Most people in Kenya are adopting commercial poultry keeping as a means of generating additional income.
In the past few years, commercial poultry production has been on a steady growth despite the numerous challenges.
These challenges include;
rising cost of poultry feeds,
fluctuations in the supply of day-old chicks,
low-quality poultry health inputs,
insufficient knowledge in poultry diseases management
and poor access to market due to unsynchronized commercial poultry production.
One of the major challenges that cut across both the exotic and indigenous poultry farming is the issue of disease control and management.
Most farmers have not adopted the practice of disease control interventions such as vaccination and proper poultry management practices.
This is especially so amongst indigenous poultry farmers who think that vaccinations should only be for exotic commercial birds.
This article will focus on the management of New Castle disease.
New Castle Disease
Causative agent: Newcastle Disease is a fast-spreading poultry disease that affects poultry of all ages. It is caused by a virus known as Paramyxovirus which is of variable pathogenicity.
The disease presents with signs the nervous, respiratory or reproductive systems. Morbidity is usually high and mortality varies 0-100%.
Higher death rates are seen in the unvaccinated stock.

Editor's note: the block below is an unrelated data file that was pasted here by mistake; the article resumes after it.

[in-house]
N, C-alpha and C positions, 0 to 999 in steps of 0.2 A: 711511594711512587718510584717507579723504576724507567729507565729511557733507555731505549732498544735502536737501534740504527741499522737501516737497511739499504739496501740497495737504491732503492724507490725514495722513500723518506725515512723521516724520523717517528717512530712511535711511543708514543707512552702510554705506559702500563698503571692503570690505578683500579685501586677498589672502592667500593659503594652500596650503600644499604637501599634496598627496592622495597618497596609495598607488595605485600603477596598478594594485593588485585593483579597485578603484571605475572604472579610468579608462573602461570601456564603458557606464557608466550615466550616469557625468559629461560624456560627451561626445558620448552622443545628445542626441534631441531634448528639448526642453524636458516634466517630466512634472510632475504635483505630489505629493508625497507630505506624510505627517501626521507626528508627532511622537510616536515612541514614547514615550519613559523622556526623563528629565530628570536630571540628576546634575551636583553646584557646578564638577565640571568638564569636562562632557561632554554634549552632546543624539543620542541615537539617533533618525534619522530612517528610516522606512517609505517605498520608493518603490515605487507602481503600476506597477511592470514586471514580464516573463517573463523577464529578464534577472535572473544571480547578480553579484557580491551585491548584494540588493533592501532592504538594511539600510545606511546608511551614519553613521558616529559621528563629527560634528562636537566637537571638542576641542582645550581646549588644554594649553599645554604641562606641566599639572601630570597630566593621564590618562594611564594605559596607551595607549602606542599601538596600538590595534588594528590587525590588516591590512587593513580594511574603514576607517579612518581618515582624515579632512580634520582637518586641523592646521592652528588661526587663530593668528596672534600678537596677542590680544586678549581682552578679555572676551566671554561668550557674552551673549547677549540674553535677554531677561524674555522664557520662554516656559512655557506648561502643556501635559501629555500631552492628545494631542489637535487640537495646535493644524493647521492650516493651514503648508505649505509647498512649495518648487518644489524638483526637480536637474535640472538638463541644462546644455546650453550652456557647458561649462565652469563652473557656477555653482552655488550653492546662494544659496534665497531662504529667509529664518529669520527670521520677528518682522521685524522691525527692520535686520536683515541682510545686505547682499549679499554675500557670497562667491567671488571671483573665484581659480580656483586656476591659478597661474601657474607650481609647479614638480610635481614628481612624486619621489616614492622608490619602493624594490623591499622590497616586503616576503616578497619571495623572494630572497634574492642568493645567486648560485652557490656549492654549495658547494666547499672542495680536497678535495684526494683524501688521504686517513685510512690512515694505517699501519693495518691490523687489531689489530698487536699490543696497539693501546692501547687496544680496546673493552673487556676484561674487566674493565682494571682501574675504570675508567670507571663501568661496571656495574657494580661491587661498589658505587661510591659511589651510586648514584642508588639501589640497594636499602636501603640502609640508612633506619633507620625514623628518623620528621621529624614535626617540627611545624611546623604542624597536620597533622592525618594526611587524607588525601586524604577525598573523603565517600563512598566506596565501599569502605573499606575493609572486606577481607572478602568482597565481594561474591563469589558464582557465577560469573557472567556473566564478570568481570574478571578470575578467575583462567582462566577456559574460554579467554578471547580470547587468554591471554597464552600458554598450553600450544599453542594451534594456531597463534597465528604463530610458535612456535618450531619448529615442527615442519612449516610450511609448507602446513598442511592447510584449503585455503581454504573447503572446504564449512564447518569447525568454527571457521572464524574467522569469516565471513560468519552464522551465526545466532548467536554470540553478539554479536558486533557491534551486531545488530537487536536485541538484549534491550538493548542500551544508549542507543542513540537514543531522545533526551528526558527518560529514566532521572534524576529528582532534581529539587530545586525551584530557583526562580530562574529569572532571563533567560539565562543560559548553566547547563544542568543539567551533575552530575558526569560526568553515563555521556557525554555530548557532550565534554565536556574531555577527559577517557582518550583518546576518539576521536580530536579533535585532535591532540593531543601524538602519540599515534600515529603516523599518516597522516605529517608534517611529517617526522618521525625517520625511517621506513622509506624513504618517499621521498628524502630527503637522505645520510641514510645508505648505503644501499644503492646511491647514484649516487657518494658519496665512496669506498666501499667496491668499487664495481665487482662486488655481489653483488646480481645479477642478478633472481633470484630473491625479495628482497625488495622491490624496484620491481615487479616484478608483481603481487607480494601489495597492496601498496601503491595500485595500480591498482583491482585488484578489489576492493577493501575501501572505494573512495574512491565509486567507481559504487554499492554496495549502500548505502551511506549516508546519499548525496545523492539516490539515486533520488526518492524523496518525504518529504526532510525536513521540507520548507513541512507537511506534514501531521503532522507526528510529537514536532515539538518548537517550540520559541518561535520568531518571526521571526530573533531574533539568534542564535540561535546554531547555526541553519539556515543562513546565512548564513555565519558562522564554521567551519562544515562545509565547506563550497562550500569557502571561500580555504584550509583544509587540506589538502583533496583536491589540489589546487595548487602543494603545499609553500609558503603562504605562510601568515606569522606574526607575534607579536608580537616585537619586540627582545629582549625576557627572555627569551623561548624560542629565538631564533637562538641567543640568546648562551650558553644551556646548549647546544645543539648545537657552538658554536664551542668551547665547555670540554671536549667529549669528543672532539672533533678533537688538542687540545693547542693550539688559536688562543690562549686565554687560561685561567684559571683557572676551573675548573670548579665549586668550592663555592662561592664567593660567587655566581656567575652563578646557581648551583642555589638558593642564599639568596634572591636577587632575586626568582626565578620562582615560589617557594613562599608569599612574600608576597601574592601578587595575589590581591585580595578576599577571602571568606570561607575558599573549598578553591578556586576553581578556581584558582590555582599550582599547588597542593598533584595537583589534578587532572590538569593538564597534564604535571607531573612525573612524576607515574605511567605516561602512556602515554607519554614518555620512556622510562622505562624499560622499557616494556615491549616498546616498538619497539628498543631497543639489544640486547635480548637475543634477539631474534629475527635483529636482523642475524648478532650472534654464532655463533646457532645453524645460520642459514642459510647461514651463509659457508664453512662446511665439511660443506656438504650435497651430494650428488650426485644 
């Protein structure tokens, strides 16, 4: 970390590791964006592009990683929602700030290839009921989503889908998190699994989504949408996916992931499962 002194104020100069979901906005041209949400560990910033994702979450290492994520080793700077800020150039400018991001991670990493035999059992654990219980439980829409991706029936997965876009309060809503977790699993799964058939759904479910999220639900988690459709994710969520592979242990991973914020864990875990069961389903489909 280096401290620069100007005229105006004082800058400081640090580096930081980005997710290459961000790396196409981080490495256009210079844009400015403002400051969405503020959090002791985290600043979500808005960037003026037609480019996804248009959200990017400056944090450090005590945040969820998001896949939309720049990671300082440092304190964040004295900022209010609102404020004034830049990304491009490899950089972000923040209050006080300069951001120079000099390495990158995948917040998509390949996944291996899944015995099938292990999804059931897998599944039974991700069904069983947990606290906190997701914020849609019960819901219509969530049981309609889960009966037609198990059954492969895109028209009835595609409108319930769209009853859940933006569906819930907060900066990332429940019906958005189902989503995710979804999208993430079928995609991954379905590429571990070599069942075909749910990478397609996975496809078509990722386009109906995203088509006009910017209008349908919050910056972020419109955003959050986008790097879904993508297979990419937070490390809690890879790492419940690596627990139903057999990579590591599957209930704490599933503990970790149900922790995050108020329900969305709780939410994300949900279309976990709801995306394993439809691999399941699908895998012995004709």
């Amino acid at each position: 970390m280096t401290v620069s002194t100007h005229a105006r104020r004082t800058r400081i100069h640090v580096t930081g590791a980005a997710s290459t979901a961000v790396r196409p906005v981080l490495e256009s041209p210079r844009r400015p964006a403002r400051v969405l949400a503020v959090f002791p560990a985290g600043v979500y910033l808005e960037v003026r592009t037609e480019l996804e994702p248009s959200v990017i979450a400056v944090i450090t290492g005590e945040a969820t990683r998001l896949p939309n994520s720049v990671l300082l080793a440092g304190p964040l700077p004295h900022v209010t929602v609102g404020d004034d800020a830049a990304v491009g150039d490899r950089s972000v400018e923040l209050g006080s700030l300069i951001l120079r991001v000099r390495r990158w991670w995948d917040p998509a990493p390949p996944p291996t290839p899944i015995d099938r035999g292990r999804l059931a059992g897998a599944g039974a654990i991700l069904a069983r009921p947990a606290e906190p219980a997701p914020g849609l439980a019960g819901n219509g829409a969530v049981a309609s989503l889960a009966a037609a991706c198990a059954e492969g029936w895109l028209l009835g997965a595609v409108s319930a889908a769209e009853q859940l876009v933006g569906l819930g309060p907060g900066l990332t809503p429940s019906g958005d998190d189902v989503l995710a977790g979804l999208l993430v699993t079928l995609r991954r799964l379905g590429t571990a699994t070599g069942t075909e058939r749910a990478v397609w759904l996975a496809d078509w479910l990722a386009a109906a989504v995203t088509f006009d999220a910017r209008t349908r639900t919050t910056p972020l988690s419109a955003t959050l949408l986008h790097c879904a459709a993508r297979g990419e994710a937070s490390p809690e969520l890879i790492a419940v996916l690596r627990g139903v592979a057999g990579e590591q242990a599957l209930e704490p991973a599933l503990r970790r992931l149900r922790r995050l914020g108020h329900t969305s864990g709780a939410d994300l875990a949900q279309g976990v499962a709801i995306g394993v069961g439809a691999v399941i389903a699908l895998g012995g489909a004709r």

Affected species include chickens, turkeys, pigeons and ducks.
The condition is rarely diagnosed in ducks but is a possible cause of production drops/fertility problems.
Transmission is via aerosols, birds, fomites and visitors. It is not usually vertical (but chicks may become infected in hatcheries from contaminated shells.
The virus survives for long periods at ambient temperature, especially in poultry droppings and can persist in houses (in poultry droppings, dust etc) for up to 12 months.
However, it is quite sensitive to disinfectants, fumigants and sunlight. It is inactivated by temperatures of 56°C for 3 hours or 60°C for 30 min, acid pH, formalin and phenol, and is ether sensitive.
Signs are highly variable and will depend on the infective dose and the degree of immunity from previous exposure or vaccination.
Sudden Death –The farmer wakes up in the morning or comes in the evening and finds birds that have died suddenly without showing any clinical signs.
Depression-a bird is found standing alone in the corner of the poultry house.
An inappetence-the bird will not feed or drink water.
Dyspnoea.-Difficulty in breathing.
Diarrhoea-Loose chicken dropping.
Nervous signs.-Lack of balance or inability of the birds to stand on its feet.
Severe drop in egg production.
Management: Call in a veterinary doctor once you notice these clinical signs. The doctor will then carry out further disease investigations and come up with the definitive diagnosis.
Preventing the Spread of Newcastle Disease
A. Isolation refers to the confinement of animals within a fence, which keeps your birds in, but it also keeps other animals out.
1) Prevent the introduction of new birds to a previously infected facility for 2-3 weeks after a complete cleanout.
2) Clean out vegetation around poultry houses and pens to remove shelter and food for possible carriers of the virus.
3) Institute a control program for insect, mammalian, and avian vectors, which are important because they carry infections to new birds.
If possible, keep birds in closed but well-ventilated houses rather than exposed to wild birds.